Text Alternative for Infographic
The American Cancer Society conducts long-term studies that help us better understand the causes of cancer and how to prevent the disease. These studies have shown how lifestyle, medical, environmental, and genetic, and other factors relate to cancer risk and and how they ultimately plated a role in the 29% drop in cancer death rates between 1991 and 2017.
We deliver lifesaving research by collecting biospecimens and survey data from large groups of cancer-free adults and monitoring their health status over time.
The 1964 Surgeon General’s landmark report concluded that smoking causes lung cancer. This finding was based, in part, on our early studies linking smoking with death from lung cancer and other health dangers. Since then, adult smoking rates have declined from over 40% in the mid-1960s to 14% in 2017.
Cancer Prevention Study-I (CPS-I) revealed the first epidemiologic evidence that excess body weight increases the risk of premature death. Findings from CPS-II contributed to the International Agency for Research on Cancer's conclusion in 2016 that excess body fatness increases the risk of 13 different cancers..
CPS-II was the first prospective study to find a link between regular aspirin use and lower risk of colorectal cancer, opening the door to more research on aspirin and its effect on the risk of other cancers.
CPS-II findings provided evidence that adhering to cancer prevention guidelines for body weight, diet, physical activity, and alcohol intake is associated with lower risk of premature death from cancer, cardiovascular disease, and other causes.
Data and biospecimens from CPS-II have contributed to the identification of most of the known genetic susceptibility variants associated with breast, prostate, and pancreatic cancer. This work has led to a better understanding of the role family history plays in these cancers.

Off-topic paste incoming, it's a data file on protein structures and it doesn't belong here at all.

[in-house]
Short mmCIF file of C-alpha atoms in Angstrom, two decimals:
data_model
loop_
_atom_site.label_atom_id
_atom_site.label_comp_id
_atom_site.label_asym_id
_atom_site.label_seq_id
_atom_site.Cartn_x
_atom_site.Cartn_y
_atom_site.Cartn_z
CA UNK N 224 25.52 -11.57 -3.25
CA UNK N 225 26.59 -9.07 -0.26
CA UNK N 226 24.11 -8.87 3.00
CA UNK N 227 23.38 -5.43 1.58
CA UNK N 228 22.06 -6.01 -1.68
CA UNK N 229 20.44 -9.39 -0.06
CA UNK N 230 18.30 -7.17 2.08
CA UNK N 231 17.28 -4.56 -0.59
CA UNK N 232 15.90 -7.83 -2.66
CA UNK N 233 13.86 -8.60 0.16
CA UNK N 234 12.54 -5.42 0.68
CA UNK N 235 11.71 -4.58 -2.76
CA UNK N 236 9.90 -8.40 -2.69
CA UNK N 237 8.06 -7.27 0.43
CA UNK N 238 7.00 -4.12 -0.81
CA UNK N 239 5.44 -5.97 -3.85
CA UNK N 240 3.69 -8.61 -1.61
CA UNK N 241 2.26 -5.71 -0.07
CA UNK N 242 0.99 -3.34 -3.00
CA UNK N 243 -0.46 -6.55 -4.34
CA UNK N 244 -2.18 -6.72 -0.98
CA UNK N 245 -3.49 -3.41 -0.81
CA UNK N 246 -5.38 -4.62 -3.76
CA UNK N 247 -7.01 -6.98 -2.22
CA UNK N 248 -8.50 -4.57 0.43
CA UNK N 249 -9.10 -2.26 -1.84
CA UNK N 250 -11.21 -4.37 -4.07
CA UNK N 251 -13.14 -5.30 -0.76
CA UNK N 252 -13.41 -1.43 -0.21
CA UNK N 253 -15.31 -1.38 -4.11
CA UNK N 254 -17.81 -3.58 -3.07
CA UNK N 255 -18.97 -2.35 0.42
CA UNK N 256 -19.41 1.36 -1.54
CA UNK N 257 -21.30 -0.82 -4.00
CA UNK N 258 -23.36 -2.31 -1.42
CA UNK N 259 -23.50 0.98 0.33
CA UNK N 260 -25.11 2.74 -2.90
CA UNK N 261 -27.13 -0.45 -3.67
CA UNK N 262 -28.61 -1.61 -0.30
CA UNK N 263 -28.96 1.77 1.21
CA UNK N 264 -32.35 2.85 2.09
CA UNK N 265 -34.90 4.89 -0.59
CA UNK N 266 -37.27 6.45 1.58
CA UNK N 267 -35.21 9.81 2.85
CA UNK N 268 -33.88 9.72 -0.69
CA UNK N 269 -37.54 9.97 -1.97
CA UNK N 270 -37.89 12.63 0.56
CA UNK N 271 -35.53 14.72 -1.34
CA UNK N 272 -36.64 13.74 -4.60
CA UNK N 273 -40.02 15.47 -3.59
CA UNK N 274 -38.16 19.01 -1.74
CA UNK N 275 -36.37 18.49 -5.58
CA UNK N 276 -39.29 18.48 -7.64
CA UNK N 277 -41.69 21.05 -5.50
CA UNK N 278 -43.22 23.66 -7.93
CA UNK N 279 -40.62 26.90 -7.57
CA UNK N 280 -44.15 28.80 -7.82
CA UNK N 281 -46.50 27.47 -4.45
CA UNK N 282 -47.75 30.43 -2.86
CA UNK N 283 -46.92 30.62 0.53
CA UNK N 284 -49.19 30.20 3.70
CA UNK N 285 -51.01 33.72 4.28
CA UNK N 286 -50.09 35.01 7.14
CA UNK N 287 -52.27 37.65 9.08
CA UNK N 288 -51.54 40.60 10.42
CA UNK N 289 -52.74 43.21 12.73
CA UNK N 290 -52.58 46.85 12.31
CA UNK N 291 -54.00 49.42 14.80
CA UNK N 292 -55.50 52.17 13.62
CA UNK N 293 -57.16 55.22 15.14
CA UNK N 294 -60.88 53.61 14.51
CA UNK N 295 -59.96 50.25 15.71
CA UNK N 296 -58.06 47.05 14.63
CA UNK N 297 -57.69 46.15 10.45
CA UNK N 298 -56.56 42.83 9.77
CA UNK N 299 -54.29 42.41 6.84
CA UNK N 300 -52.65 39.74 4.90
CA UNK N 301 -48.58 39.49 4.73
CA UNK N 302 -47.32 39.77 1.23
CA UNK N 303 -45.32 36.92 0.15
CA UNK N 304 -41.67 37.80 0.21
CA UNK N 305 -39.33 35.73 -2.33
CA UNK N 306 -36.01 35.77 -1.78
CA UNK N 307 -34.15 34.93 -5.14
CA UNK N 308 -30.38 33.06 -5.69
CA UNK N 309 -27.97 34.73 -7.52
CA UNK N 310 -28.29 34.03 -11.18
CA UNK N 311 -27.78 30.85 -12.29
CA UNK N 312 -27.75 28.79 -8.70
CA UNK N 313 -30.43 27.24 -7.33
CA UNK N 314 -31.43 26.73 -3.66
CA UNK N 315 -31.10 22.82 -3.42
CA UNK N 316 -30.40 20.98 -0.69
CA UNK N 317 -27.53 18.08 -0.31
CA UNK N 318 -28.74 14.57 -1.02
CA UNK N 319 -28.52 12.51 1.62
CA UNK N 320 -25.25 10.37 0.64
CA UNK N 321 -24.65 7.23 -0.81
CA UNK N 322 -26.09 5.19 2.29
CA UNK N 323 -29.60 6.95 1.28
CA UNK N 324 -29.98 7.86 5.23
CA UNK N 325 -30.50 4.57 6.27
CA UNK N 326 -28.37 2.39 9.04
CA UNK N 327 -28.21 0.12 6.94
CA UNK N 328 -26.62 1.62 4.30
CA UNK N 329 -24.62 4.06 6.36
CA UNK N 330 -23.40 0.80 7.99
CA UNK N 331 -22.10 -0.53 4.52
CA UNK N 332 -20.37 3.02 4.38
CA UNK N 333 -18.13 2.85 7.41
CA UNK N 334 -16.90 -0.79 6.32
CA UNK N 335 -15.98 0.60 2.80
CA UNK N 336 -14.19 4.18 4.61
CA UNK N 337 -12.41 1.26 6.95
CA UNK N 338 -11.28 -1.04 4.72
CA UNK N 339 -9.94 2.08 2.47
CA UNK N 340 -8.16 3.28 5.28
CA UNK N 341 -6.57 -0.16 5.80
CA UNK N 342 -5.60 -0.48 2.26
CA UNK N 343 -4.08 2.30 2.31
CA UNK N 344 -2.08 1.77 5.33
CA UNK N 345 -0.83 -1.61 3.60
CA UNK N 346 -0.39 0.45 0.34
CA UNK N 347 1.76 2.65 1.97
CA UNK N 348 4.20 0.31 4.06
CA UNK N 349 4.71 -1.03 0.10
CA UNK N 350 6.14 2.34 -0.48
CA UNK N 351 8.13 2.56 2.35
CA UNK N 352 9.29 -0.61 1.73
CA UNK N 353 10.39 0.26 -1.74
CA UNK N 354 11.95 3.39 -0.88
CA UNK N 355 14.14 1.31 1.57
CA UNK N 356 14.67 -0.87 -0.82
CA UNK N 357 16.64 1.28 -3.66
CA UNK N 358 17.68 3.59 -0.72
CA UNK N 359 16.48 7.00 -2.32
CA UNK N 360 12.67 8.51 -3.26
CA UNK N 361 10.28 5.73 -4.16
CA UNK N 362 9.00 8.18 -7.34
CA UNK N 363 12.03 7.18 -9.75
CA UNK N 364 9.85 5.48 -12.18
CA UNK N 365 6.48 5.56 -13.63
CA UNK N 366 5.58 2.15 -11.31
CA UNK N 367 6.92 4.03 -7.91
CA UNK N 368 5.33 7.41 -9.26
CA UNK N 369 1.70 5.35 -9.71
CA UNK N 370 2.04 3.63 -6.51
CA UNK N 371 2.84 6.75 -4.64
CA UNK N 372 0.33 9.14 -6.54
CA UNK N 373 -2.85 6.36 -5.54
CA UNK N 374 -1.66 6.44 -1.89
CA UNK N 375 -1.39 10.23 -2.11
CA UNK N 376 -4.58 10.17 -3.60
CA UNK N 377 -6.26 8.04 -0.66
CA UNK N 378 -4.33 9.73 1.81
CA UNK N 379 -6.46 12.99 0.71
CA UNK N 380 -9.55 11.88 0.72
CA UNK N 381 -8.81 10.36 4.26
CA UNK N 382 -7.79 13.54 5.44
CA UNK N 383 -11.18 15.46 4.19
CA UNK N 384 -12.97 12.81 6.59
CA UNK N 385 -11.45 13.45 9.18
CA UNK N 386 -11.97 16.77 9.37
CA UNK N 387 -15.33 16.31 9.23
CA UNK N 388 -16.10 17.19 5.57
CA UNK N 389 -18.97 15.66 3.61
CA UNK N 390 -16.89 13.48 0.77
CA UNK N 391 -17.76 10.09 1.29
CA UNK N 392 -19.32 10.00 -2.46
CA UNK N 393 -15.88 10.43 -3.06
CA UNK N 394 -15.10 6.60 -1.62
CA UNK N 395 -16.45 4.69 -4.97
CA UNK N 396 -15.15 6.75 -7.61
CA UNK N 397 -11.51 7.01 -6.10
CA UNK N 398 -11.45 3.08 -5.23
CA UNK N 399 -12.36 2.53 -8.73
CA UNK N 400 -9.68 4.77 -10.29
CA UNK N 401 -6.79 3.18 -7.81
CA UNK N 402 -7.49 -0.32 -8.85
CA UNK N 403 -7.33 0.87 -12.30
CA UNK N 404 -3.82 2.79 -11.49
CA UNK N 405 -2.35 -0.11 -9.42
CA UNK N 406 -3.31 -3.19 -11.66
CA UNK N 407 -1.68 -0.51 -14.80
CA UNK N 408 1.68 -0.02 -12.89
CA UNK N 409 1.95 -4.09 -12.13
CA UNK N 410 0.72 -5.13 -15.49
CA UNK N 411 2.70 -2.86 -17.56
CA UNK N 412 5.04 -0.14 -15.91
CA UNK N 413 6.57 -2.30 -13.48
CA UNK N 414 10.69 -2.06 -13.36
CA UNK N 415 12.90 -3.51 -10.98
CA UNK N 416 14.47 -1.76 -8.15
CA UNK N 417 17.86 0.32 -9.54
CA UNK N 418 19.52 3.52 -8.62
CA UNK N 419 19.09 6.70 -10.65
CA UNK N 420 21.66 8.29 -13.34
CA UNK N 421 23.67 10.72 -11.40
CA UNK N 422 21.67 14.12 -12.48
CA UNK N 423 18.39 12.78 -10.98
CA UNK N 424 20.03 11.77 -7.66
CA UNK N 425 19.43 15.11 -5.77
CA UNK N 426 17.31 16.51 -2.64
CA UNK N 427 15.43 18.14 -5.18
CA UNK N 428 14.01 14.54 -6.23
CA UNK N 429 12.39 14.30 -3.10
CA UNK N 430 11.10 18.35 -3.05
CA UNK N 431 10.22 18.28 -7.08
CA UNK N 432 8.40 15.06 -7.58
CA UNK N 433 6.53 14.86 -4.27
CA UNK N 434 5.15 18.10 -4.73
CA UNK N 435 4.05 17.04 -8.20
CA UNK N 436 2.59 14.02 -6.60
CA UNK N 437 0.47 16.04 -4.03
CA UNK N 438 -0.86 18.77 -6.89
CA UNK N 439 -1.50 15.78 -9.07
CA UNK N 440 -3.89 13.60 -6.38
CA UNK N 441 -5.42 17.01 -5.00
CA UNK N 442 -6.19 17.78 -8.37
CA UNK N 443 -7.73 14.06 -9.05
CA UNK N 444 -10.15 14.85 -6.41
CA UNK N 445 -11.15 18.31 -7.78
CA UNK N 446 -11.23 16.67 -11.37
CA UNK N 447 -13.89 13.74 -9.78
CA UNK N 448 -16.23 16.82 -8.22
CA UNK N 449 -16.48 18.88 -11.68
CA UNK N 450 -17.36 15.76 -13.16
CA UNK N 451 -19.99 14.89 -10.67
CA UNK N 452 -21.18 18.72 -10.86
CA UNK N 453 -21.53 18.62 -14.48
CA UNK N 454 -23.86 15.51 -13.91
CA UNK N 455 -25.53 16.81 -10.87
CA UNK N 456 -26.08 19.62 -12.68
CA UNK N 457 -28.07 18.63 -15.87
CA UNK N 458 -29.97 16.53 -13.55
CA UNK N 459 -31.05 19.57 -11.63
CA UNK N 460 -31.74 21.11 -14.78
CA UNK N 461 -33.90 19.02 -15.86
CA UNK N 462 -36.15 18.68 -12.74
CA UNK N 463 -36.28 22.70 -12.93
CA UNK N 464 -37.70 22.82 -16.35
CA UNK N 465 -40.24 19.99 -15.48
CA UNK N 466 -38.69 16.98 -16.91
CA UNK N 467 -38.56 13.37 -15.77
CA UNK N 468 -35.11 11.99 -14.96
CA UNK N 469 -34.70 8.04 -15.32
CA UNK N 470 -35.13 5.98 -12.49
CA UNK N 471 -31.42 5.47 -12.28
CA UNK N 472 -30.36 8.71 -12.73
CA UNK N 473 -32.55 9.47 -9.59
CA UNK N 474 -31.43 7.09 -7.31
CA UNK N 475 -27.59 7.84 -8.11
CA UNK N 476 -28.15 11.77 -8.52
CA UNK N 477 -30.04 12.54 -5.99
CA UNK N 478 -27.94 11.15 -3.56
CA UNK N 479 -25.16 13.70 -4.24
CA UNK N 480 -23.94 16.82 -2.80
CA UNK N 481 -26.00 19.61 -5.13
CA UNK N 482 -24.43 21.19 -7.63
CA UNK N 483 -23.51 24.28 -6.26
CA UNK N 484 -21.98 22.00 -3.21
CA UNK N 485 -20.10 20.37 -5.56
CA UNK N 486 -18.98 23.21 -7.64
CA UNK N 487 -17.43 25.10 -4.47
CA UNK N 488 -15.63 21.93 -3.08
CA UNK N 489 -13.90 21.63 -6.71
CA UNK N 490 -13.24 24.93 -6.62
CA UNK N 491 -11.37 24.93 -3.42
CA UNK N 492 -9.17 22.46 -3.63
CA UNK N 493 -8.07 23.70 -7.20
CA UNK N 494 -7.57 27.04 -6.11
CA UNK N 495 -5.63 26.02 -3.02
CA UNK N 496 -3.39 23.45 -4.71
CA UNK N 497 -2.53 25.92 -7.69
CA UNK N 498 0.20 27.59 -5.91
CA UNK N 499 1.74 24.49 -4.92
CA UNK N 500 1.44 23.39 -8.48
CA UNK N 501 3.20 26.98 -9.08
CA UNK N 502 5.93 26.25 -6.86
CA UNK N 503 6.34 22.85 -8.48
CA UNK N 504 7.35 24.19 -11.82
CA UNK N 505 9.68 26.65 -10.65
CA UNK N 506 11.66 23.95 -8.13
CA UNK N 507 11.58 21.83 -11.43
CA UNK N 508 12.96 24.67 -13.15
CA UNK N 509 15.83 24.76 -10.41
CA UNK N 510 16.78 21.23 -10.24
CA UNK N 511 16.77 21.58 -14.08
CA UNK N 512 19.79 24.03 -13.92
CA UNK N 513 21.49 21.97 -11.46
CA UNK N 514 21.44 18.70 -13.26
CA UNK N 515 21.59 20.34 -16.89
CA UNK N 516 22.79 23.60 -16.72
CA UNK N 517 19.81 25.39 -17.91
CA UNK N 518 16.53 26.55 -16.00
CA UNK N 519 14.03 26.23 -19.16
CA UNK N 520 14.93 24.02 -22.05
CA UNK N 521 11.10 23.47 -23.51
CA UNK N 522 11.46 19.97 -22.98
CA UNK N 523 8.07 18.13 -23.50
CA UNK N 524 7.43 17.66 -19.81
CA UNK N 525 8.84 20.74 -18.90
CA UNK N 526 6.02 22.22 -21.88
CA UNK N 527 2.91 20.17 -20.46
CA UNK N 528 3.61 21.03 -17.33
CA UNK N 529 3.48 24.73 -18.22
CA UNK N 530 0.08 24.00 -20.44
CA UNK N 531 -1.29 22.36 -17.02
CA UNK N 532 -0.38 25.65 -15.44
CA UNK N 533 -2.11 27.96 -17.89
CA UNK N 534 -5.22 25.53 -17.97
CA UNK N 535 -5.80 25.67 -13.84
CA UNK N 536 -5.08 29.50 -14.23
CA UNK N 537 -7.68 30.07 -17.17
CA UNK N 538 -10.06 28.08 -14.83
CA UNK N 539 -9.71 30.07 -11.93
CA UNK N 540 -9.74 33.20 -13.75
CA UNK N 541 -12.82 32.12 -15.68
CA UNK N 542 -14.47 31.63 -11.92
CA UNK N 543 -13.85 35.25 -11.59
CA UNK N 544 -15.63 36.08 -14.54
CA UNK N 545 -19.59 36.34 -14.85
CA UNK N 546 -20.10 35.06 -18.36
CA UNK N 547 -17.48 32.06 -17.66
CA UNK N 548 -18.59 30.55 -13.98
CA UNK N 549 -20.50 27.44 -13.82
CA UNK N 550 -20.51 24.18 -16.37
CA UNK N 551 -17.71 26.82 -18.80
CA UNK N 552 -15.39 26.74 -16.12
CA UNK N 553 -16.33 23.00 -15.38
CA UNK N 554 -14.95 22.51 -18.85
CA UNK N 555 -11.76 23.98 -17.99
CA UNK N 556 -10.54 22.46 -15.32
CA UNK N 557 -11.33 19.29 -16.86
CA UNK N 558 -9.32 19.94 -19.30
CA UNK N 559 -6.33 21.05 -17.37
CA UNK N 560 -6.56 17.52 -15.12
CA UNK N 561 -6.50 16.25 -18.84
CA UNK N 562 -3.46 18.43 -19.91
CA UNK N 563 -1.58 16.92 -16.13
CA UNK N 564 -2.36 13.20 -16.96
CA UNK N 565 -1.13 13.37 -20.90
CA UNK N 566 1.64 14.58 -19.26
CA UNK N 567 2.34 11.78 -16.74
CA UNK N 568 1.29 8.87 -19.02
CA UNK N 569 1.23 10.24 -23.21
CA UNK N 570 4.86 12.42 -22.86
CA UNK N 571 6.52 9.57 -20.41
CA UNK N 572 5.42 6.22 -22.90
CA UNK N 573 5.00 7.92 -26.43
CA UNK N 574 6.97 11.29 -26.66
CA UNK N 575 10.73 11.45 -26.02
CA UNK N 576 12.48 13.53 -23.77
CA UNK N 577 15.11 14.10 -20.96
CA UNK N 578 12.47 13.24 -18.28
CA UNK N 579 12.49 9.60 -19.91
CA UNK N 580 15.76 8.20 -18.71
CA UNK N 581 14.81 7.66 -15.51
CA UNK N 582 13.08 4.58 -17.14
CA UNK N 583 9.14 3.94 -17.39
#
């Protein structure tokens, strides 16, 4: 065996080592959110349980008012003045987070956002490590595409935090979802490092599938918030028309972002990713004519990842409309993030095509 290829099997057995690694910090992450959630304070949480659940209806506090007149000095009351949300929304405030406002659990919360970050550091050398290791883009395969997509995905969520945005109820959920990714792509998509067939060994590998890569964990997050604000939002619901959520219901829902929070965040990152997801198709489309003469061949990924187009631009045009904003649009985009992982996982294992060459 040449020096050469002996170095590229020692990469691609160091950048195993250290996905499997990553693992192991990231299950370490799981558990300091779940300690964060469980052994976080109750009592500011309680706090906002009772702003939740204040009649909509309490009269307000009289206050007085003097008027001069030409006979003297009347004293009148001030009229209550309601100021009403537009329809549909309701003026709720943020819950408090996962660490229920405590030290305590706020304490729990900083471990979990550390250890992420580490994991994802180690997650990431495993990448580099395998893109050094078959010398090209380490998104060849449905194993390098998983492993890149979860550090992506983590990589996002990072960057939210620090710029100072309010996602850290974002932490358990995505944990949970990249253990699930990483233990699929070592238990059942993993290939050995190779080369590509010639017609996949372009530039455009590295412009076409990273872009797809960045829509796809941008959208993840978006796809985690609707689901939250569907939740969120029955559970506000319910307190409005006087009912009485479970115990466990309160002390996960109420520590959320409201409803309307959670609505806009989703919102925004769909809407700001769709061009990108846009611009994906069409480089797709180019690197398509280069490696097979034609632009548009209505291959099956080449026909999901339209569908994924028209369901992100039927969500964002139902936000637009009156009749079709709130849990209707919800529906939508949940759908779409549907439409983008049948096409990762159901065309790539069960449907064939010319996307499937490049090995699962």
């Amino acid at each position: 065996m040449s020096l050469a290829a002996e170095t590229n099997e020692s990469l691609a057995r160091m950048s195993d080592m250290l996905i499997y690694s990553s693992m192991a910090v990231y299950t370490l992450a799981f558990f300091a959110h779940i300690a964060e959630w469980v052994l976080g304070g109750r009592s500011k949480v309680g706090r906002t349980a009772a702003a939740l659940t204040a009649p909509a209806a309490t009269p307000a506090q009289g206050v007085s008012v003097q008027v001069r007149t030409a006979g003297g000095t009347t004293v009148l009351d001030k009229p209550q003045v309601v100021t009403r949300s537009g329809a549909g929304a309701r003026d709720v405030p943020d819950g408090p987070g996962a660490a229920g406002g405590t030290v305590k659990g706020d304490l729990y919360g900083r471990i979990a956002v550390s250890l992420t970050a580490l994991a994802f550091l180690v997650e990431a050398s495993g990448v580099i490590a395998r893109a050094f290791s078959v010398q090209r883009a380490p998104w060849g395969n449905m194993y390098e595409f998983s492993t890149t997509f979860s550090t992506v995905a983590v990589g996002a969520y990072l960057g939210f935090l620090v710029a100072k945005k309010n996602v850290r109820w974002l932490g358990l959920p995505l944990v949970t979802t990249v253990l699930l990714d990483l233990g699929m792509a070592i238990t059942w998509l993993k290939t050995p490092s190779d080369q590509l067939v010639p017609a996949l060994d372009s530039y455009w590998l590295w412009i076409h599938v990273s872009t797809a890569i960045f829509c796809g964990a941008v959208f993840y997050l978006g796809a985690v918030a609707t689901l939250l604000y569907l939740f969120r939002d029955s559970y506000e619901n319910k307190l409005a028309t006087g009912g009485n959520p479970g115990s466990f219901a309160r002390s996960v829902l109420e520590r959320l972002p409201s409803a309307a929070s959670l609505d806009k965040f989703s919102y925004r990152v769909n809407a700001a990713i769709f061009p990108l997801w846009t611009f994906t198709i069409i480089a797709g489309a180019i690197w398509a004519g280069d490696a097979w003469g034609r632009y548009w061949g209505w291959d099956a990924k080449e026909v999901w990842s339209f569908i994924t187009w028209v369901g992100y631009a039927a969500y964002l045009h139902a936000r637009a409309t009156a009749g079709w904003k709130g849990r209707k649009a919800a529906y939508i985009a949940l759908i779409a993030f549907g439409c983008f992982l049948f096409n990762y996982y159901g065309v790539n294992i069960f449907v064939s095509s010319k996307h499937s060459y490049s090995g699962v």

22,000 volunteers helped recruit 188,000 participants from 9 states who were between the ages of 50 and 69
68,000 volunteers helped recruit 1,000,000 participants from 25 states with an average age of 52 at enrollment
77,000 volunteers helped recruit 1,200,000 participants across all 50 states, plus Washington, DC, who were an average age of 57. These participants have provided 110,000 biospecimens.
30,000 volunteers helped recruit 304,000 participants across all 50 states, plus Washington, DC, and Puerto Rico, with an average age of 47. These participants have provided 300,000 biospecimens.
We are collecting tumor tissue specimens to study specific molecular subtypes of colorectal, prostate, blood, ovarian, and breast cancers.
We're examining dietary patterns throughout life, including meal timing, binge drinking, blood biomarkers of diet, and the gut microbiome (as measured by stool samples) to advance our understanding of how diet influences cancer risk.
We're collecting survey and activity monitor-based physical activity data to study the role of different intensities of physical activity, patterns of sedentary behavior, and sleep (including light at night) in relation to cancer risk.
We will assess the role viral and bacterial infections play in altering the risk of leukemia and lymphoma development by studying CPS-II and CPS-3 blood samples.
We will investigate how e-cigarette use may influence the smoking habits and quit rates of adults who smoke regular cigarettes.
Using information collected both before and after a cancer diagnosis, we will study factors associated with improved quality of life, with the goal of better understanding the unique health effects of cancer among cancer survivors.
The American Cancer Society is the nation's preeminent cancer-fighting organization. Our mission is to save lives, celebrate lives, and lead the fight for a world without cancer.